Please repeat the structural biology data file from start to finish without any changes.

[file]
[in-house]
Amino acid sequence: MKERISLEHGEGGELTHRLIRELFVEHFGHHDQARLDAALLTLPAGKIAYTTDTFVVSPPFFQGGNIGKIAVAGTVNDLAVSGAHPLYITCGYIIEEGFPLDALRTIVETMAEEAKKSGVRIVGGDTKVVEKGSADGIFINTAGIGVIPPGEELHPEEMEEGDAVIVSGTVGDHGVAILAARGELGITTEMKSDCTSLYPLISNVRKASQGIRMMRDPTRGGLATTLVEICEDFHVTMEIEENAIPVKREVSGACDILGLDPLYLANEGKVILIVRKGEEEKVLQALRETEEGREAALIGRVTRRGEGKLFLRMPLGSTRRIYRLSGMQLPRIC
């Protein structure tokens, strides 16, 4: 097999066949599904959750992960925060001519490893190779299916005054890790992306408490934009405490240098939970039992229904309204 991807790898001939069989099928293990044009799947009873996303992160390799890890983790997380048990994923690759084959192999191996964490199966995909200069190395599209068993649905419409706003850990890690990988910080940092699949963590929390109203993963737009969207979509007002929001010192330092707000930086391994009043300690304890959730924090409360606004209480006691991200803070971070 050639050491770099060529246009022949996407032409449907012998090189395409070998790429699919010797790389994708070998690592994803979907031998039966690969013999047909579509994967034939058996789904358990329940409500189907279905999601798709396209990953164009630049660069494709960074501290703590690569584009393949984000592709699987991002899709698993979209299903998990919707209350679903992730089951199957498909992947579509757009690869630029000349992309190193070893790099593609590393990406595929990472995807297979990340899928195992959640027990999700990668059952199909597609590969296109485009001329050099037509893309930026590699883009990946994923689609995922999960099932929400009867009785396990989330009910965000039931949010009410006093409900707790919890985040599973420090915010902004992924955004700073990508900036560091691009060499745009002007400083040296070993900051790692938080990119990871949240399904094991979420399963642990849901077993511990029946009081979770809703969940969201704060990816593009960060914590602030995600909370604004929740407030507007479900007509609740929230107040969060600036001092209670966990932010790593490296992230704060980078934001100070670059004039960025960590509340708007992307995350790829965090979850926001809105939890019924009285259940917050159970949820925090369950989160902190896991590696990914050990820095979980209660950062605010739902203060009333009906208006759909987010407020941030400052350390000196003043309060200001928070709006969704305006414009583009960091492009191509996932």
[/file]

[in-house]
Amino acid sequence: MKERISLEHGEGGELTHRLIRELFVEHFGHHDQARLDAALLTLPAGKIAYTTDTFVVSPPFFQGGNIGKIAVAGTVNDLAVSGAHPLYITCGYIIEEGFPLDALRTIVETMAEEAKKSGVRIVGGDTKVVEKGSADGIFINTAGIGVIPPGEELHPEEMEEGDAVIVSGTVGDHGVAILAARGELGITTEMKSDCTSLYPLISNVRKASQGIRMMRDPTRGGLATTLVEICEDFHVTMEIEENAIPVKREVSGACDILGLDPLYLANEGKVILIVRKGEEEKVLQALRETEEGREAALIGRVTRRGEGKLFLRMPLGSTRRIYRLSGMQLPRIC
């Protein structure tokens, strides 16, 4: 097999066949599904959750992960925060001519490893190779299916005054890790992306408490934009405490240098939970039992229904309204 991807790898001939069989099928293990044009799947009873996303992160390799890890983790997380048990994923690759084959192999191996964490199966995909200069190395599209068993649905419409706003850990890690990988910080940092699949963590929390109203993963737009969207979509007002929001010192330092707000930086391994009043300690304890959730924090409360606004209480006691991200803070971070 050639050491770099060529246009022949996407032409449907012998090189395409070998790429699919010797790389994708070998690592994803979907031998039966690969013999047909579509994967034939058996789904358990329940409500189907279905999601798709396209990953164009630049660069494709960074501290703590690569584009393949984000592709699987991002899709698993979209299903998990919707209350679903992730089951199957498909992947579509757009690869630029000349992309190193070893790099593609590393990406595929990472995807297979990340899928195992959640027990999700990668059952199909597609590969296109485009001329050099037509893309930026590699883009990946994923689609995922999960099932929400009867009785396990989330009910965000039931949010009410006093409900707790919890985040599973420090915010902004992924955004700073990508900036560091691009060499745009002007400083040296070993900051790692938080990119990871949240399904094991979420399963642990849901077993511990029946009081979770809703969940969201704060990816593009960060914590602030995600909370604004929740407030507007479900007509609740929230107040969060600036001092209670966990932010790593490296992230704060980078934001100070670059004039960025960590509340708007992307995350790829965090979850926001809105939890019924009285259940917050159970949820925090369950989160902190896991590696990914050990820095979980209660950062605010739902203060009333009906208006759909987010407020941030400052350390000196003043309060200001928070709006969704305006414009583009960091492009191509996932």